Seas At Risk Danish member organisation the Danish Society for Nature Conservation has held large beach rallies at the culmination of their campaign for a protected status for Denmark’s coastline.

30,000 people turned out to over 200 bonfire rallies on Sunday 31st March to protest government plans to allow for increased development of currently unspoiled Danish coastal areas. The Liberal led government has recently proposed changes to planning and nature protection laws that would allow for the construction and such developments as holiday centres and waterparks. By using specific legislation they are also trying to make it more difficult for citizens to objecting to such plans.

The protection of the coastal environment is an issue of great importance to Danes. In the 1930’s the then prime minister Thorvald Stauning reacted to similar proposals for construction and development by stating that it would be a foolish move that would harm future generations, and instigated the first effective set of nature protection laws in Denmark.

The Danish Nature Conservation Society launched a huge campaign of public demonstrations to the recent proposals, and these culminated in the bonfire rallies on beaches across Denmark. They have launched a public petition, with over 140,000 signatories, and have seen a surge in their membership, with 125,000 now registered with the organisation. The Danish environment minister has said that the legal reforms will be limited to only 10 development sites, but at the same time advocate for further 15 concessions in the near future.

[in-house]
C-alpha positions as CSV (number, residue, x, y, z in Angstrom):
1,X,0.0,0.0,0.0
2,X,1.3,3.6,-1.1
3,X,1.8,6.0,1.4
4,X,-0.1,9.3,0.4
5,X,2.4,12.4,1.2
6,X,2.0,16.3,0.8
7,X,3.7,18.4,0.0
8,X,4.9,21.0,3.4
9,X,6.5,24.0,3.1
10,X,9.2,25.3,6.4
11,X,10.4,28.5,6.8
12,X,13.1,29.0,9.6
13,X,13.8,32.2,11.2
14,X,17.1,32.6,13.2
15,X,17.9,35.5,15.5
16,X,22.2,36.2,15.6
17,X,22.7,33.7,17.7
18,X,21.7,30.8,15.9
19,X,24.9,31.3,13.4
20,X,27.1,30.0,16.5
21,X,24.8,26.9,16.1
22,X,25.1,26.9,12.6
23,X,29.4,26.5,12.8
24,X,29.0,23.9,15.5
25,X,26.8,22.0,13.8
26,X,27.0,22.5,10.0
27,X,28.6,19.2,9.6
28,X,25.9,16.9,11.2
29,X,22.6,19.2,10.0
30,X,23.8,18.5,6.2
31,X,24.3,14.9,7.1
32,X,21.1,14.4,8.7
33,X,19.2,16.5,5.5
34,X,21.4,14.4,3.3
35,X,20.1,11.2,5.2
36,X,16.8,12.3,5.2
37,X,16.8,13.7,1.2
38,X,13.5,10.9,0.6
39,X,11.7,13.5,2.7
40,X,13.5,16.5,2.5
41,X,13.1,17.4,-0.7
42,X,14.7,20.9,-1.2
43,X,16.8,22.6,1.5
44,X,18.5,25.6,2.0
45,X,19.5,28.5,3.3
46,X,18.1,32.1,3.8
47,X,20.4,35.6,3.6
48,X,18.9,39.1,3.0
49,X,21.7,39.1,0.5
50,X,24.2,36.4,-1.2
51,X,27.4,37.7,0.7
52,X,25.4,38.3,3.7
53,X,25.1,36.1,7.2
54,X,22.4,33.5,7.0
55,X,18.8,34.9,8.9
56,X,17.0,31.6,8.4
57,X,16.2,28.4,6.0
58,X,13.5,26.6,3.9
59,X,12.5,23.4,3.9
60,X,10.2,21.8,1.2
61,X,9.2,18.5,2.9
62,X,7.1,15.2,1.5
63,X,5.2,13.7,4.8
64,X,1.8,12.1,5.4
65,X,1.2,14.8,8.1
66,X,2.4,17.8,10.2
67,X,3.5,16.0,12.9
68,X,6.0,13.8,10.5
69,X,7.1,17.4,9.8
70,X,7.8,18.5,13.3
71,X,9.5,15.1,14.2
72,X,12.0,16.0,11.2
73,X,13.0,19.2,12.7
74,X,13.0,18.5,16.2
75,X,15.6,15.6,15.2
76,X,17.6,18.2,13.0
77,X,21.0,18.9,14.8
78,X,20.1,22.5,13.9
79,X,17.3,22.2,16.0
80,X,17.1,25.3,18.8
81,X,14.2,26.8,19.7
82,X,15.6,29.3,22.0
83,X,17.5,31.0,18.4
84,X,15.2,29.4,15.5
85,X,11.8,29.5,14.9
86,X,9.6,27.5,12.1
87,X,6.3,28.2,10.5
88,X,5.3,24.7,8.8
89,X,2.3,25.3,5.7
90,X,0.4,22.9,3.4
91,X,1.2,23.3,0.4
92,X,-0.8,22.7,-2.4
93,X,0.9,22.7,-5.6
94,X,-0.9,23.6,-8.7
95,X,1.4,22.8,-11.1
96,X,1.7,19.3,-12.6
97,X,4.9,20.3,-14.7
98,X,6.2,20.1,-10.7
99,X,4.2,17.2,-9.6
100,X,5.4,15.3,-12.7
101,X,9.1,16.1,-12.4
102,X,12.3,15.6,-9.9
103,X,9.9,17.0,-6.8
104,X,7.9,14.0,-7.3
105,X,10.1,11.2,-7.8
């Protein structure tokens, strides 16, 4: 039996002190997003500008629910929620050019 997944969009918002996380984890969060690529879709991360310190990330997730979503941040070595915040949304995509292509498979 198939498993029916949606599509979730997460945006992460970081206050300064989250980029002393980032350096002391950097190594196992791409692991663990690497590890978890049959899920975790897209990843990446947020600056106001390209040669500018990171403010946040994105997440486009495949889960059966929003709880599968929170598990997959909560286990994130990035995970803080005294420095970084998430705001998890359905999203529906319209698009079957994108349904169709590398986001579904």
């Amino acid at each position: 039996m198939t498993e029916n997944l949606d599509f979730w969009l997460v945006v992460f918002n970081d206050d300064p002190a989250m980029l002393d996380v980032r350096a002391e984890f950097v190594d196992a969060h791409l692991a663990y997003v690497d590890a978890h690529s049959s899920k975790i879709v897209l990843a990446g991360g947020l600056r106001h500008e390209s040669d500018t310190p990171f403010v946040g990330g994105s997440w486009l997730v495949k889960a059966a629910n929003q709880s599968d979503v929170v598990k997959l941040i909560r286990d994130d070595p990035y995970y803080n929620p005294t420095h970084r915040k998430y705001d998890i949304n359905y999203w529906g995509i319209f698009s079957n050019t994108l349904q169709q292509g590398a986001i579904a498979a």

The Liberal attack on coastal protection involves fewer restrictions on development and construction within both the strictly protected 300 meter beach zone and the 3 km coastal inland zone, where developments until now have had planning restrictions.

You can see images and videos from the day of protest here. They are also organising an annual waste collection for 17 April, to once again put the cleanliness and preservation of Denmark’s beautiful beaches on the public agenda.

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